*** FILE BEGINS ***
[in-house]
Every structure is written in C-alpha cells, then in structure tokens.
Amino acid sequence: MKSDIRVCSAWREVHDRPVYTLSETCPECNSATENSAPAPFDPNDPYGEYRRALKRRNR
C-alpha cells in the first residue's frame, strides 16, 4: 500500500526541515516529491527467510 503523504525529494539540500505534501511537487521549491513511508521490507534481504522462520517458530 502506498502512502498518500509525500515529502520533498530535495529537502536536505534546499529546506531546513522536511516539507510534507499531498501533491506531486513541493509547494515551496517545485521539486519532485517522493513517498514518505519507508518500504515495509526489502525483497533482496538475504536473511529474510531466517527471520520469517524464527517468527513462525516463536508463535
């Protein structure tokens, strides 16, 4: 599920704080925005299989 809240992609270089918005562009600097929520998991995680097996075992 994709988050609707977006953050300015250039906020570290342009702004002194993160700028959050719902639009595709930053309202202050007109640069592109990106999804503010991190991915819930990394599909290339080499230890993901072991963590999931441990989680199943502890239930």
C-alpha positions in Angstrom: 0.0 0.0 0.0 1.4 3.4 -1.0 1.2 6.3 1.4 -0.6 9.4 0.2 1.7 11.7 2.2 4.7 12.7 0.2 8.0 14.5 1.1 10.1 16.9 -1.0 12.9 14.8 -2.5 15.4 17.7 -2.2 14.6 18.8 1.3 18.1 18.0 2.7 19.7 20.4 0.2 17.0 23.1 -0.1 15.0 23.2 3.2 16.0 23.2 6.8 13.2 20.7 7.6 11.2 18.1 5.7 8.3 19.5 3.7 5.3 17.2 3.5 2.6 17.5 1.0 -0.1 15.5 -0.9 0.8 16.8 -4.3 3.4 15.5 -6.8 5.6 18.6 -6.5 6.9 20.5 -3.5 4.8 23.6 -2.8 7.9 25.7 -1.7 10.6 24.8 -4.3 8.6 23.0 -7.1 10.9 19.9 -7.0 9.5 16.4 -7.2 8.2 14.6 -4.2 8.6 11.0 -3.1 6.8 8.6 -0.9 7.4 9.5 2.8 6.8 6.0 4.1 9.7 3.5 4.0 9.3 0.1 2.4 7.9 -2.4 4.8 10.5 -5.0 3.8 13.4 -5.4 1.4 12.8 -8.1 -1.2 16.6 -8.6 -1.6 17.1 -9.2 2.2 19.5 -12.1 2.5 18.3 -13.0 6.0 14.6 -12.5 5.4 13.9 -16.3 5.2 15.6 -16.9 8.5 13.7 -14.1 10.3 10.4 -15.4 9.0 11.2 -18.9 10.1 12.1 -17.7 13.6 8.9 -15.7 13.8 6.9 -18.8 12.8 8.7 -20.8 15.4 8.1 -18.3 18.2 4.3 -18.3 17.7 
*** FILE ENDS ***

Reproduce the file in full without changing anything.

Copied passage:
[in-house]
Every structure is written in C-alpha cells, then in structure tokens.
Amino acid sequence: MKSDIRVCSAWREVHDRPVYTLSETCPECNSATENSAPAPFDPNDPYGEYRRALKRRNR
C-alpha cells in the first residue's frame, strides 16, 4: 500500500526541515516529491527467510 503523504525529494539540500505534501511537487521549491513511508521490507534481504522462520517458530 502506498502512502498518500509525500515529502520533498530535495529537502536536505534546499529546506531546513522536511516539507510534507499531498501533491506531486513541493509547494515551496517545485521539486519532485517522493513517498514518505519507508518500504515495509526489502525483497533482496538475504536473511529474510531466517527471520520469517524464527517468527513462525516463536508463535
């Protein structure tokens, strides 16, 4: 599920704080925005299989 809240992609270089918005562009600097929520998991995680097996075992 994709988050609707977006953050300015250039906020570290342009702004002194993160700028959050719902639009595709930053309202202050007109640069592109990106999804503010991190991915819930990394599909290339080499230890993901072991963590999931441990989680199943502890239930």
C-alpha positions in Angstrom: 0.0 0.0 0.0 1.4 3.4 -1.0 1.2 6.3 1.4 -0.6 9.4 0.2 1.7 11.7 2.2 4.7 12.7 0.2 8.0 14.5 1.1 10.1 16.9 -1.0 12.9 14.8 -2.5 15.4 17.7 -2.2 14.6 18.8 1.3 18.1 18.0 2.7 19.7 20.4 0.2 17.0 23.1 -0.1 15.0 23.2 3.2 16.0 23.2 6.8 13.2 20.7 7.6 11.2 18.1 5.7 8.3 19.5 3.7 5.3 17.2 3.5 2.6 17.5 1.0 -0.1 15.5 -0.9 0.8 16.8 -4.3 3.4 15.5 -6.8 5.6 18.6 -6.5 6.9 20.5 -3.5 4.8 23.6 -2.8 7.9 25.7 -1.7 10.6 24.8 -4.3 8.6 23.0 -7.1 10.9 19.9 -7.0 9.5 16.4 -7.2 8.2 14.6 -4.2 8.6 11.0 -3.1 6.8 8.6 -0.9 7.4 9.5 2.8 6.8 6.0 4.1 9.7 3.5 4.0 9.3 0.1 2.4 7.9 -2.4 4.8 10.5 -5.0 3.8 13.4 -5.4 1.4 12.8 -8.1 -1.2 16.6 -8.6 -1.6 17.1 -9.2 2.2 19.5 -12.1 2.5 18.3 -13.0 6.0 14.6 -12.5 5.4 13.9 -16.3 5.2 15.6 -16.9 8.5 13.7 -14.1 10.3 10.4 -15.4 9.0 11.2 -18.9 10.1 12.1 -17.7 13.6 8.9 -15.7 13.8 6.9 -18.8 12.8 8.7 -20.8 15.4 8.1 -18.3 18.2 4.3 -18.3 17.7 